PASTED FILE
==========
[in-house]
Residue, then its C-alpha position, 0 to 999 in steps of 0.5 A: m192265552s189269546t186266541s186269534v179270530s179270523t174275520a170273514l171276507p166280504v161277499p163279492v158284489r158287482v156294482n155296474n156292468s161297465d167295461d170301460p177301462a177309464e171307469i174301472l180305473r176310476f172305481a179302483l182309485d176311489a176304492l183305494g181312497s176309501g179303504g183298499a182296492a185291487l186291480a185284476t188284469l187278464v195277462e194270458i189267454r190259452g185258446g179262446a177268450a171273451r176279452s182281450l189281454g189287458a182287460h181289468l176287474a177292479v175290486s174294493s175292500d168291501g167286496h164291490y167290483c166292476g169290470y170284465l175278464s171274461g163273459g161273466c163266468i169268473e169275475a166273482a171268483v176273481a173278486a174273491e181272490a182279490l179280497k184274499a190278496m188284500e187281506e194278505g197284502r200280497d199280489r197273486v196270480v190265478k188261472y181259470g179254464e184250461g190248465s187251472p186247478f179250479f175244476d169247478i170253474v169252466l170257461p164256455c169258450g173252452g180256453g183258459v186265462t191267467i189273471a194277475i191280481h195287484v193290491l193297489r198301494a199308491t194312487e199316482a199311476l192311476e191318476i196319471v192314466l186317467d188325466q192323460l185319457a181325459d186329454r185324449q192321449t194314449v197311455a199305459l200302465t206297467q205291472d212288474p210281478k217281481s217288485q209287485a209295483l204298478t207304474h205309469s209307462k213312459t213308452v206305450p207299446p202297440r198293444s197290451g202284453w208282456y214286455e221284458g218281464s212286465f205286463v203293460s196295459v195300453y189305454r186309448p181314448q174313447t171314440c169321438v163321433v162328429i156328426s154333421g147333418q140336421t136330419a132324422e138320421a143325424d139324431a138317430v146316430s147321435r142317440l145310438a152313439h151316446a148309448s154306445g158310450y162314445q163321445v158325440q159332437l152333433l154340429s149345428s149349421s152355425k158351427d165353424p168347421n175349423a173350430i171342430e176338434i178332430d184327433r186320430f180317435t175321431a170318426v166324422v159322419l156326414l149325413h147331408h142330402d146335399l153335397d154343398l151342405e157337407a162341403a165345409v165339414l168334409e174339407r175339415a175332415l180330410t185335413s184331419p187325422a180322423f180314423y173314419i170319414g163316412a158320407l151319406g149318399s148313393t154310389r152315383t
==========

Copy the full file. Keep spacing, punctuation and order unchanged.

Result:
[in-house]
Residue, then its C-alpha position, 0 to 999 in steps of 0.5 A: m192265552s189269546t186266541s186269534v179270530s179270523t174275520a170273514l171276507p166280504v161277499p163279492v158284489r158287482v156294482n155296474n156292468s161297465d167295461d170301460p177301462a177309464e171307469i174301472l180305473r176310476f172305481a179302483l182309485d176311489a176304492l183305494g181312497s176309501g179303504g183298499a182296492a185291487l186291480a185284476t188284469l187278464v195277462e194270458i189267454r190259452g185258446g179262446a177268450a171273451r176279452s182281450l189281454g189287458a182287460h181289468l176287474a177292479v175290486s174294493s175292500d168291501g167286496h164291490y167290483c166292476g169290470y170284465l175278464s171274461g163273459g161273466c163266468i169268473e169275475a166273482a171268483v176273481a173278486a174273491e181272490a182279490l179280497k184274499a190278496m188284500e187281506e194278505g197284502r200280497d199280489r197273486v196270480v190265478k188261472y181259470g179254464e184250461g190248465s187251472p186247478f179250479f175244476d169247478i170253474v169252466l170257461p164256455c169258450g173252452g180256453g183258459v186265462t191267467i189273471a194277475i191280481h195287484v193290491l193297489r198301494a199308491t194312487e199316482a199311476l192311476e191318476i196319471v192314466l186317467d188325466q192323460l185319457a181325459d186329454r185324449q192321449t194314449v197311455a199305459l200302465t206297467q205291472d212288474p210281478k217281481s217288485q209287485a209295483l204298478t207304474h205309469s209307462k213312459t213308452v206305450p207299446p202297440r198293444s197290451g202284453w208282456y214286455e221284458g218281464s212286465f205286463v203293460s196295459v195300453y189305454r186309448p181314448q174313447t171314440c169321438v163321433v162328429i156328426s154333421g147333418q140336421t136330419a132324422e138320421a143325424d139324431a138317430v146316430s147321435r142317440l145310438a152313439h151316446a148309448s154306445g158310450y162314445q163321445v158325440q159332437l152333433l154340429s149345428s149349421s152355425k158351427d165353424p168347421n175349423a173350430i171342430e176338434i178332430d184327433r186320430f180317435t175321431a170318426v166324422v159322419l156326414l149325413h147331408h142330402d146335399l153335397d154343398l151342405e157337407a162341403a165345409v165339414l168334409e174339407r175339415a175332415l180330410t185335413s184331419p187325422a180322423f180314423y173314419i170319414g163316412a158320407l151319406g149318399s148313393t154310389r152315383t